Should we be worried about artificial intelligence?

opinion April 18, 2018 01:00

By Tulsathit Taptim
The Nation

2,942 Viewed

Yes, and very much so, according to participants at a recent Bangkok seminar on the subject. What should we do about it, then? The answer is not that clear, simply because nobody knows for sure how far and how fast the technology will go.



We don’t need knowledge of rocket science to be alarmed. Self-driving cars will put human cabbies and chauffeurs out of a job. We journalists face an even more immediate threat, with algorithms already writing news stories from information gathered online. 

The seminar also showcased robots that can care for elderly patients, able to inform their children or doctors if, for example, their charges refuse to take their pills. Other robots can serve food and drinks and take orders at restaurants. They can work on flights as well, rendering stewards and stewardesses redundant.

Basically, almost every single human job is threatened, experts at the seminar confirmed. Robotic nurses can become doctors in no time. Will automatons replace chefs in the kitchen someday? You bet. The “ghost in the machine” reporters can easily become editors, writing analyses with unrivalled accuracy and objectivity. 

Artificial intelligence is all around us already. The autopilot controls your aircraft on takeoff and on landing, the human pilots merely bystanders monitoring the machines. Car factories have long since swapped humans for robotic precision, efficiency and productivity. Google knows what you are looking for even before you finish the thought you were typing. Computers have beaten the world’s best chess players. Last but not least, most of us are glued to our very own small piece of AI for large parts of the day.

And these are just the primitive beginnings. Artificial intelligence is sweeping across our world in more and more forms and at many levels.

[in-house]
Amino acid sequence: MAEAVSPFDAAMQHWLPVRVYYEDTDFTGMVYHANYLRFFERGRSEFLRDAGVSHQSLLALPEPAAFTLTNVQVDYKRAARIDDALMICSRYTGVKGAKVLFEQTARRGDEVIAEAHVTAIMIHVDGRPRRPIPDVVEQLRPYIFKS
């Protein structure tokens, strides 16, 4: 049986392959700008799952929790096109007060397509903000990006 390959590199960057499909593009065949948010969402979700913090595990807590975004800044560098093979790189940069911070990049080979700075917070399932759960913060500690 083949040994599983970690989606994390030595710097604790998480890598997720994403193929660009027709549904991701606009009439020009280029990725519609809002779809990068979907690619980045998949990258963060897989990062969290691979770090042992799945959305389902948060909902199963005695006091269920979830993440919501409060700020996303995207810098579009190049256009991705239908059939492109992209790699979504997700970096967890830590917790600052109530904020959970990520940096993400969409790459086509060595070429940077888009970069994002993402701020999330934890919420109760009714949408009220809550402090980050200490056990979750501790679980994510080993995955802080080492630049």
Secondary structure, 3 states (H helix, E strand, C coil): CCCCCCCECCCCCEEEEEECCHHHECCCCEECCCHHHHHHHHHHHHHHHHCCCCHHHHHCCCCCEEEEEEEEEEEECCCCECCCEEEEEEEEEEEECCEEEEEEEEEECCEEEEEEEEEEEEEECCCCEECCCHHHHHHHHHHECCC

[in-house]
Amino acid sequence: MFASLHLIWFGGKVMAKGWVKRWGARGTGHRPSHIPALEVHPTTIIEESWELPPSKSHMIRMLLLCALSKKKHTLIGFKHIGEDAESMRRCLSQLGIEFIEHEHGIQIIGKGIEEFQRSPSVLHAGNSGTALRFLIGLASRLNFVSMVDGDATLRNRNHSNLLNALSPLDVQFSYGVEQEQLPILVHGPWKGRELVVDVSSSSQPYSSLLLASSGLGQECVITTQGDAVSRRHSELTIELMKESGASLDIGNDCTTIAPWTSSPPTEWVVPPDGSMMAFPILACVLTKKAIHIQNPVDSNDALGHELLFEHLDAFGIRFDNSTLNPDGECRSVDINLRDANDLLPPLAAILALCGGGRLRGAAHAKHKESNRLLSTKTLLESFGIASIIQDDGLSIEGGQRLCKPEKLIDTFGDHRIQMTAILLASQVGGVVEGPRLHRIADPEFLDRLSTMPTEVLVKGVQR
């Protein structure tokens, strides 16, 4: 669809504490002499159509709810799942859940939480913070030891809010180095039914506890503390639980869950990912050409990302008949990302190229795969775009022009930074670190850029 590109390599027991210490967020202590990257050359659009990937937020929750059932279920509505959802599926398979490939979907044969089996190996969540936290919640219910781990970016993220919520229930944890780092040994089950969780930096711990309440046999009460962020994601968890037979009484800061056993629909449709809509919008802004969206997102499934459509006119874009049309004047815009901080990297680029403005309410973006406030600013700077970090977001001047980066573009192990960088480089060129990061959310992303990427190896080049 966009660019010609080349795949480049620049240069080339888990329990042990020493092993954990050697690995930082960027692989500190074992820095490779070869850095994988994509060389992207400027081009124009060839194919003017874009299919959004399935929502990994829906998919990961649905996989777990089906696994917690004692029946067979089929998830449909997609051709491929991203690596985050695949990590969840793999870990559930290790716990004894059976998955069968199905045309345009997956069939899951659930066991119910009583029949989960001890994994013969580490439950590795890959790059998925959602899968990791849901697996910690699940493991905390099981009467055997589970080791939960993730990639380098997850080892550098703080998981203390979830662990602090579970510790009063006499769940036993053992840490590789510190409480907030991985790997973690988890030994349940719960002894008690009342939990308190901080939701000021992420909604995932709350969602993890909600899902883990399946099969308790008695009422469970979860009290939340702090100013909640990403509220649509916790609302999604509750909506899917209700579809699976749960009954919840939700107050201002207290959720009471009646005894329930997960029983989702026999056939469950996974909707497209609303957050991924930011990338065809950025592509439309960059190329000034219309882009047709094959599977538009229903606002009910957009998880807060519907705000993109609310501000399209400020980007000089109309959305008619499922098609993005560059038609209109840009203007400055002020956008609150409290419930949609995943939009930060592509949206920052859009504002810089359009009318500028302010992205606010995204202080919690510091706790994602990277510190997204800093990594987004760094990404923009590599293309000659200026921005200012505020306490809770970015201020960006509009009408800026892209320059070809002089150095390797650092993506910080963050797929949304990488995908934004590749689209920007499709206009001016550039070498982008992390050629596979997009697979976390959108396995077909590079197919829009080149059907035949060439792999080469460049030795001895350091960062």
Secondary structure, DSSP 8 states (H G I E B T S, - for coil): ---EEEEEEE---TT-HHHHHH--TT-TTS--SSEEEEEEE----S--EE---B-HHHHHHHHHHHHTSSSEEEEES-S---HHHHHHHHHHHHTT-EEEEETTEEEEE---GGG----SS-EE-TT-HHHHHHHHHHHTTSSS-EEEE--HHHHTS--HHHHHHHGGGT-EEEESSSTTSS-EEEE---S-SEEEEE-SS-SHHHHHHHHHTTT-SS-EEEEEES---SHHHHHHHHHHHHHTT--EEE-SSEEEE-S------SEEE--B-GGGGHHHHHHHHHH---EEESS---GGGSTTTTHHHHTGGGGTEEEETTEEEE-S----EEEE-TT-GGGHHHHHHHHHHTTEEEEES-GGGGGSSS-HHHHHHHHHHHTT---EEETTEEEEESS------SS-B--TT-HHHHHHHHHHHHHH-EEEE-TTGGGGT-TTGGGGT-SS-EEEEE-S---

One of the scariest things about the AI revolution is that its capabilities are being updated all the time, meaning yesterday’s marvels are quickly becoming routine and “invisible”. Simply put, robots taking our orders at restaurants will no longer be considered artificially intelligent once every child’s doll can do the same and more.

It’s probably better to focus solely on the short term and let future generations worry about, say, whether the world should have its first robot prime minister or president. But while human politicians are safe for now, already under threat are insurance underwriters, financial analysts, bank employees, journalists, cab drivers, farm and factory workers, inventory managers and stock handlers. 

Even movie stars aren’t safe. How? AI has already “resurrected” dead actors like Peter Cushing and Carrie Fisher, in the film “Rogue One”. As it advances, it will generate longer scenes with beloved stars of the past, making it harder and harder for new actors and actresses to break into the spotlight.

It will feel good at the beginning, one participant at the seminar said. Artificially intelligent labour will initially help solve the problem of manpower shortages. AI in the filmmaking industry will be an audience-pleasing moneymaker. And so on. The various illusions of convenience will then lure humans into speeding up their own downfall. It will be like eating delicious but unhealthy food that clogs our arteries. We won’t realise the danger until it’s too late.

None of the participants said what we should do to prepare ourselves for the day when AI jumps from this primitive stage to something more sophisticated. The closest they came was a vague “Humans need to adapt themselves”. Of course, nobody said how. What can we do that is superior to what a truly smart computer or machine would be capable of? Right now we still can compose better songs and write better books, but that’s only because AI is still in its diapers.

However, maybe we don’t have so much to worry about. Going with the flow – and channelling it – has always been a key strength of humankind. Moreover, the seminar tackled the issue of job losses with an unspoken assumption that money would remain just as important when AI does much of the work. Such an assumption might be misguided. Maybe joblessness won’t be that bad, as money comes to play less of a role in our lives when AI takes over key tasks in great numbers and requires no salary.

There’s another potential outcome worth considering. Perhaps we humans ourselves qualify as high-form artificial intelligence, a flesh-and-blood operating system equipped with complex sensory features that produce feelings, emotions and thus self-awareness, reproducing its own AI that one day may become smarter than itself and thus be a cause for worry?